Ernest Disney-Britton was in the room in April 2019, when major grantmaker Central Indiana Community Foundation announced a new strategy focused squarely on equity and anti-racism.
“Black people talked about race, brown people talked about race, but white people tended towards a color-blindness—and this was the moment CICF gave us, as a city, permission to talk about race,” said Disney-Britton, vice president of community impact and investment at arts funder Arts Council of Indianapolis.
Within four months, the Arts Council centered its annual “Start with Art” event on racial equity, keynote speech and all. Within 14 months, it launched the $20,000 Equity Ambassadors program—directly inspired by a similar CICF program—in which artists themselves evaluate the Arts Council’s artist-related programs and services.
“We knew that we needed some way to do an external evaluation of artists’ services, and the CICF ambassadors became a road map for meeting that problem that we’d already identified,” Disney-Britton said.
The Arts Council’s four artist-ambassadors started work last year and are turning in detailed quarterly reports, with recommendations like pushing weekday grant-application deadlines back to the weekends to accommodate more applicants’ schedules.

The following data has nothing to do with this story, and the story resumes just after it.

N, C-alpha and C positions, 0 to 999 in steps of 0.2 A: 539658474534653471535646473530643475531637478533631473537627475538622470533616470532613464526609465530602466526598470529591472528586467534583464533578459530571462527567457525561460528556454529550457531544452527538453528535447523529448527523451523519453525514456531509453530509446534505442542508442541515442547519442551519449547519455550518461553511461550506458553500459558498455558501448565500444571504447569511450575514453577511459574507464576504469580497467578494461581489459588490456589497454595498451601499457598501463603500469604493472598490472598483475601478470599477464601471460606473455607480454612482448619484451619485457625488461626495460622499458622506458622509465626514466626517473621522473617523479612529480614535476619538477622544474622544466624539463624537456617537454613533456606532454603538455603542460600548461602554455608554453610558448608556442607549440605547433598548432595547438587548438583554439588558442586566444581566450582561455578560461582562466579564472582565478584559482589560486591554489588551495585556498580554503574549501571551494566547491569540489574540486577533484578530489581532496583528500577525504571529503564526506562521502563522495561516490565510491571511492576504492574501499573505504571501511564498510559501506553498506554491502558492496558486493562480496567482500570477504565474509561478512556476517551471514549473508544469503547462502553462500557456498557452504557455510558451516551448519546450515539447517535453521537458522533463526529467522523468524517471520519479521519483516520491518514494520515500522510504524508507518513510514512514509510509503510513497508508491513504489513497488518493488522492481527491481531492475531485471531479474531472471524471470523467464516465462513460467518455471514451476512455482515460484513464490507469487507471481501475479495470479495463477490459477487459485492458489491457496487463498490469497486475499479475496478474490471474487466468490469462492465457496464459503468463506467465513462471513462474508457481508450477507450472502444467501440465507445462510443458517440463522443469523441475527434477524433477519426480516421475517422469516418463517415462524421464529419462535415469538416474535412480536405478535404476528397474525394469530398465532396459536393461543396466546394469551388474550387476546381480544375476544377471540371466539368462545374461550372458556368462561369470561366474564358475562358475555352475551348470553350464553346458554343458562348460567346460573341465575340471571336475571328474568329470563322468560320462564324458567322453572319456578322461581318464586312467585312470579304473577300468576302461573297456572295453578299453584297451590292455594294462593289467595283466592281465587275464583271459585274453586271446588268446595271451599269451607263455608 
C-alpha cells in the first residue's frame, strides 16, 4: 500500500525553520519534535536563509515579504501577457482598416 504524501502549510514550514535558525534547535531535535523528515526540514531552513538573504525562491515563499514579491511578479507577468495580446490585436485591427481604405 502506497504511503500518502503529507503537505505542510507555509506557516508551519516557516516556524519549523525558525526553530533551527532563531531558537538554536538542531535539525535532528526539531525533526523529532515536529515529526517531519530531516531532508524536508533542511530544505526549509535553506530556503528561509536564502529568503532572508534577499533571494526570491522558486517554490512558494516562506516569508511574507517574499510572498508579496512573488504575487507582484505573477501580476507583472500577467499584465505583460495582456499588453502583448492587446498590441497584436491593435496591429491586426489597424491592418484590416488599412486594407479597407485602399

CICF’s Artist Ambassador program, launched in 2019, brought a group of local creatives together to look at how the organization’s funding could support Indianapolis artists, with an emphasis on non-white, LGBTQ+ and disabled creators. And that initiative followed CICF’s pilot Community Ambassador launch in 2017, during development of CICF’s equity strategy.
The model is one element of many in CICF’s five-year, five-part strategy for Marion County. But the organization’s approach has hinged on two elements: a years-long process of community relationship-building and refocused, equity-oriented funding priorities. These changes, and the thought leadership surrounding them, have other area not-for-profits rethinking their own procedures and how they share power with those they serve.
The Harrison Center, a near-north-side arts not-for-profit, has been around for two decades, and CICF has been a partner and funder nearly all that time, according to Joanna Beatty Taft, founding executive director.
Diversity has always been a priority, she said—an inaugural summer academy cohort was half white and half not—“but, we didn’t understand equity. We’re still learning.”
“Ultimately, I’ve learned through CICF that I am not equitable if I have all the power,” Taft said. “And that it doesn’t matter how nice you are. I am not equitable if I’m making all the decisions, if I have all the money.”